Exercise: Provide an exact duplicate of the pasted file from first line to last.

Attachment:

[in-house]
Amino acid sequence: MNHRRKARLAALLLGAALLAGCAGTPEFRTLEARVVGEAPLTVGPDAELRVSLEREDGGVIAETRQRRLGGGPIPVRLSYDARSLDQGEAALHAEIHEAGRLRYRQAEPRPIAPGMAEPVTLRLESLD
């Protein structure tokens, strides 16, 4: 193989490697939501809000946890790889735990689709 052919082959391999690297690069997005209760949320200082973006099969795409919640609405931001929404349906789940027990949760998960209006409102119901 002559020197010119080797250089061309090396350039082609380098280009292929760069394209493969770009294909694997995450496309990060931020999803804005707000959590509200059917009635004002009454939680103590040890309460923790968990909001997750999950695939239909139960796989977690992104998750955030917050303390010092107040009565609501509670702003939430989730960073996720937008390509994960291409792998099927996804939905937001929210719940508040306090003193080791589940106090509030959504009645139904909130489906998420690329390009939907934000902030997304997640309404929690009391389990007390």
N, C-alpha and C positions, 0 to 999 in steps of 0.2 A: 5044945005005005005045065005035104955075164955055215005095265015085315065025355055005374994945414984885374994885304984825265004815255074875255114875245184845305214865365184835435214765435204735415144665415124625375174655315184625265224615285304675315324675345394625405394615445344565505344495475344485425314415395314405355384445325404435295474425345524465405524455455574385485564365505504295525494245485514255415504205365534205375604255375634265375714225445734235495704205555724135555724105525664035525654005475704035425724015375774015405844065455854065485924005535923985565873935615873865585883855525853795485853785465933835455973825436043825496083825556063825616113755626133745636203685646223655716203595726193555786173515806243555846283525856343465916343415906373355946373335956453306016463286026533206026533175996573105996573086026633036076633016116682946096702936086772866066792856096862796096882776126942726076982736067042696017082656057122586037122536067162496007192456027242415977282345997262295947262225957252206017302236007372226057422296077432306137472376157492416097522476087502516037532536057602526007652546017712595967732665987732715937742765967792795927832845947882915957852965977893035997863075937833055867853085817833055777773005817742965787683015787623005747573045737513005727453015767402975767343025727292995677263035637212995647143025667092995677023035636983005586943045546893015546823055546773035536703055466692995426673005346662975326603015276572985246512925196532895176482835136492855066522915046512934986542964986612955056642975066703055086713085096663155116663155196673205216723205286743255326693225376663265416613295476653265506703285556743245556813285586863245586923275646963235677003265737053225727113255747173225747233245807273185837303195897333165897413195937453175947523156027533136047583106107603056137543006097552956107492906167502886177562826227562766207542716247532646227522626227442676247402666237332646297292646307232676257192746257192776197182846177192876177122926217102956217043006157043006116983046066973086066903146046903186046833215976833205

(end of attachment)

[in-house]
Amino acid sequence: MNHRRKARLAALLLGAALLAGCAGTPEFRTLEARVVGEAPLTVGPDAELRVSLEREDGGVIAETRQRRLGGGPIPVRLSYDARSLDQGEAALHAEIHEAGRLRYRQAEPRPIAPGMAEPVTLRLESLD
């Protein structure tokens, strides 16, 4: 193989490697939501809000946890790889735990689709 052919082959391999690297690069997005209760949320200082973006099969795409919640609405931001929404349906789940027990949760998960209006409102119901 002559020197010119080797250089061309090396350039082609380098280009292929760069394209493969770009294909694997995450496309990060931020999803804005707000959590509200059917009635004002009454939680103590040890309460923790968990909001997750999950695939239909139960796989977690992104998750955030917050303390010092107040009565609501509670702003939430989730960073996720937008390509994960291409792998099927996804939905937001929210719940508040306090003193080791589940106090509030959504009645139904909130489906998420690329390009939907934000902030997304997640309404929690009391389990007390």
N, C-alpha and C positions, 0 to 999 in steps of 0.2 A: 5044945005005005005045065005035104955075164955055215005095265015085315065025355055005374994945414984885374994885304984825265004815255074875255114875245184845305214865365184835435214765435204735415144665415124625375174655315184625265224615285304675315324675345394625405394615445344565505344495475344485425314415395314405355384445325404435295474425345524465405524455455574385485564365505504295525494245485514255415504205365534205375604255375634265375714225445734235495704205555724135555724105525664035525654005475704035425724015375774015405844065455854065485924005535923985565873935615873865585883855525853795485853785465933835455973825436043825496083825556063825616113755626133745636203685646223655716203595726193555786173515806243555846283525856343465916343415906373355946373335956453306016463286026533206026533175996573105996573086026633036076633016116682946096702936086772866066792856096862796096882776126942726076982736067042696017082656057122586037122536067162496007192456027242415977282345997262295947262225957252206017302236007372226057422296077432306137472376157492416097522476087502516037532536057602526007652546017712595967732665987732715937742765967792795927832845947882915957852965977893035997863075937833055867853085817833055777773005817742965787683015787623005747573045737513005727453015767402975767343025727292995677263035637212995647143025667092995677023035636983005586943045546893015546823055546773035536703055466692995426673005346662975326603015276572985246512925196532895176482835136492855066522915046512934986542964986612955056642975066703055086713085096663155116663155196673205216723205286743255326693225376663265416613295476653265506703285556743245556813285586863245586923275646963235677003265737053225727113255747173225747233245807273185837303195897333165897413195937453175947523156027533136047583106107603056137543006097552956107492906167502886177562826227562766207542716247532646227522626227442676247402666237332646297292646307232676257192746257192776197182846177192876177122926217102956217043006157043006116983046066973086066903146046903186046833215976833205